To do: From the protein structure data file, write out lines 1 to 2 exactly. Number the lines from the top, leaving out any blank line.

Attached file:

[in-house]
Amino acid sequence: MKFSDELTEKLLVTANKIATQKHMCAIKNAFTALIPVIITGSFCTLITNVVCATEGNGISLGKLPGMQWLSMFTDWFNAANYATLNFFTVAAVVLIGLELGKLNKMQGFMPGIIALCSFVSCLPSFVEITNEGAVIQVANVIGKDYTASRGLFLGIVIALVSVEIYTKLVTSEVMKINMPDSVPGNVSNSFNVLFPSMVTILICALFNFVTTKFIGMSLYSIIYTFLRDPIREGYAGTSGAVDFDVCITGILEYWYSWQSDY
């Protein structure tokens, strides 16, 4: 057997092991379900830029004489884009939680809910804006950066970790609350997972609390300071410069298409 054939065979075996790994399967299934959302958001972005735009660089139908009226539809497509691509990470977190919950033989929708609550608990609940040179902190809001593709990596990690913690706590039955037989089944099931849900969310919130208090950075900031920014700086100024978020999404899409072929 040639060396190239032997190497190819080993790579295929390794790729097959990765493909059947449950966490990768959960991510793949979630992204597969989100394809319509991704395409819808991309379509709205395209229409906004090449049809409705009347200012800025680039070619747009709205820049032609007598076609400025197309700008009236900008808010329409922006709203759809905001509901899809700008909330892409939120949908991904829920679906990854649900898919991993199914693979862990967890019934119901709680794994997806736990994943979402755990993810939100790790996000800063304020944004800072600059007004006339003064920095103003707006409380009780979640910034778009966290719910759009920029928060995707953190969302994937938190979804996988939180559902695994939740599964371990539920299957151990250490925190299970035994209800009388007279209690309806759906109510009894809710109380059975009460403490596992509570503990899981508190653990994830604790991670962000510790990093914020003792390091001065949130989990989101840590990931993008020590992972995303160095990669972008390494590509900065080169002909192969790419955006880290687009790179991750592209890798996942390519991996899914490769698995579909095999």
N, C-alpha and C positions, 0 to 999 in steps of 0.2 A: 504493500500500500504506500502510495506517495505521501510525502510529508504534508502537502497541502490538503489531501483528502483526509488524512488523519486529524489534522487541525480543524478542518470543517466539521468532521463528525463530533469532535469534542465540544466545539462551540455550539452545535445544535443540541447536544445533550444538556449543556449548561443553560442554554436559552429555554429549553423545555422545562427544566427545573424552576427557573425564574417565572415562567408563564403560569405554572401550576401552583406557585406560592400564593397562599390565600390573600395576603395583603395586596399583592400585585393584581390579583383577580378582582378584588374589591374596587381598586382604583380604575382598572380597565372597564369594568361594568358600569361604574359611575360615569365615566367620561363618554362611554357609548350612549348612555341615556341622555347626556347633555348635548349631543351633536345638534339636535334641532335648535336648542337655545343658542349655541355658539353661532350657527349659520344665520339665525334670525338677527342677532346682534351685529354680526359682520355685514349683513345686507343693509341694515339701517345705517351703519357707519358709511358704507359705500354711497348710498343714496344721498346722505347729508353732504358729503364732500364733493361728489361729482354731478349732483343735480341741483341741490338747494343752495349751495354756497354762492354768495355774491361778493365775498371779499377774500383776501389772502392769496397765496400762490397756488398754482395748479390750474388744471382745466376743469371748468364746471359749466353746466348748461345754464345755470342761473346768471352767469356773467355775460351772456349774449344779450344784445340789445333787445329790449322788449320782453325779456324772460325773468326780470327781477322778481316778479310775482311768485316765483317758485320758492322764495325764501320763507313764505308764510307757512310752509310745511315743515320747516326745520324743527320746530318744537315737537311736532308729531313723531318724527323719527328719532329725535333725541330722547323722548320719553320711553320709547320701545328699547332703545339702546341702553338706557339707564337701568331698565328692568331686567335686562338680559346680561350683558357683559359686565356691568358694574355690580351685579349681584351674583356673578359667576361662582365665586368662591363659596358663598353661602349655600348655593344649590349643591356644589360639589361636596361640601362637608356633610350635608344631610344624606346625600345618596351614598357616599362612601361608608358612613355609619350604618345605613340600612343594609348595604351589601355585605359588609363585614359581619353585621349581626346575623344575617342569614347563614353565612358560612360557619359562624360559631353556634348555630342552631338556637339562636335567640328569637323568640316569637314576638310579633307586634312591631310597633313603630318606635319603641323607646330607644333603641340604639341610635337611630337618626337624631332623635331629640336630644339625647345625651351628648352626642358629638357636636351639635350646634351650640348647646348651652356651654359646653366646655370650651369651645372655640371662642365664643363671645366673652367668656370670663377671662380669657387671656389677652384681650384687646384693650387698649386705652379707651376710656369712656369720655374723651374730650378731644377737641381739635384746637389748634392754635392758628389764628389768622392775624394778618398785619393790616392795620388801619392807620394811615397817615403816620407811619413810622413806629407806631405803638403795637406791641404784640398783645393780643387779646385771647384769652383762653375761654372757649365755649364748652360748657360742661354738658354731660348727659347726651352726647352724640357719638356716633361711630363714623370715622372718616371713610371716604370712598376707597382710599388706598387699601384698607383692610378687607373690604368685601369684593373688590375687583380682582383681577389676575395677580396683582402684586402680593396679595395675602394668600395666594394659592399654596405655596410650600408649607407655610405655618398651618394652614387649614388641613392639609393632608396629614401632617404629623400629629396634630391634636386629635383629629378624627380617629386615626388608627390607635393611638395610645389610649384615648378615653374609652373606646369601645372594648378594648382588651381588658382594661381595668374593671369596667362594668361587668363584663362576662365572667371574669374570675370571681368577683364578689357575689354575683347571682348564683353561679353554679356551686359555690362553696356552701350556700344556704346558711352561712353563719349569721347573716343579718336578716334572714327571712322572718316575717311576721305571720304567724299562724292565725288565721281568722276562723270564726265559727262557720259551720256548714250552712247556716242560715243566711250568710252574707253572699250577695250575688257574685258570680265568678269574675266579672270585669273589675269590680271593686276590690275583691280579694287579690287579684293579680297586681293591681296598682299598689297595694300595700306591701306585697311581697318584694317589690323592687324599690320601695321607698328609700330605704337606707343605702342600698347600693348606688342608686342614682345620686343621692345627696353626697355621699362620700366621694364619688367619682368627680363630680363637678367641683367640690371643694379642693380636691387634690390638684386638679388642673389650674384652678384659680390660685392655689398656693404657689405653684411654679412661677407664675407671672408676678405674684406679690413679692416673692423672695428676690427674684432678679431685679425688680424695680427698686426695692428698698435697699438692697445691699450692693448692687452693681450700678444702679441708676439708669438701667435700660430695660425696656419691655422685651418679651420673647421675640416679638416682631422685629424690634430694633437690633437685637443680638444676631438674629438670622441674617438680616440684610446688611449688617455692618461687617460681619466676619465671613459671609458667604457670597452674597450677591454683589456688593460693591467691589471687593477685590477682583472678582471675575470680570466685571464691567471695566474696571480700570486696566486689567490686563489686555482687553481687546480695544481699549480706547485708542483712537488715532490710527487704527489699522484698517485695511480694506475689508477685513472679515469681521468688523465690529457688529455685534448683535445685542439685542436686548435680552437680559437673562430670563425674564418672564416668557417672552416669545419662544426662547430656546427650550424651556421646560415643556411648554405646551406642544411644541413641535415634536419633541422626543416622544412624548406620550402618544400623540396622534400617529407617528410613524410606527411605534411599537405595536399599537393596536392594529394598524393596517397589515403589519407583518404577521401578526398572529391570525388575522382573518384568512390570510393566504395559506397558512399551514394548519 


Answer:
[in-house]
Amino acid sequence: MKFSDELTEKLLVTANKIATQKHMCAIKNAFTALIPVIITGSFCTLITNVVCATEGNGISLGKLPGMQWLSMFTDWFNAANYATLNFFTVAAVVLIGLELGKLNKMQGFMPGIIALCSFVSCLPSFVEITNEGAVIQVANVIGKDYTASRGLFLGIVIALVSVEIYTKLVTSEVMKINMPDSVPGNVSNSFNVLFPSMVTILICALFNFVTTKFIGMSLYSIIYTFLRDPIREGYAGTSGAVDFDVCITGILEYWYSWQSDY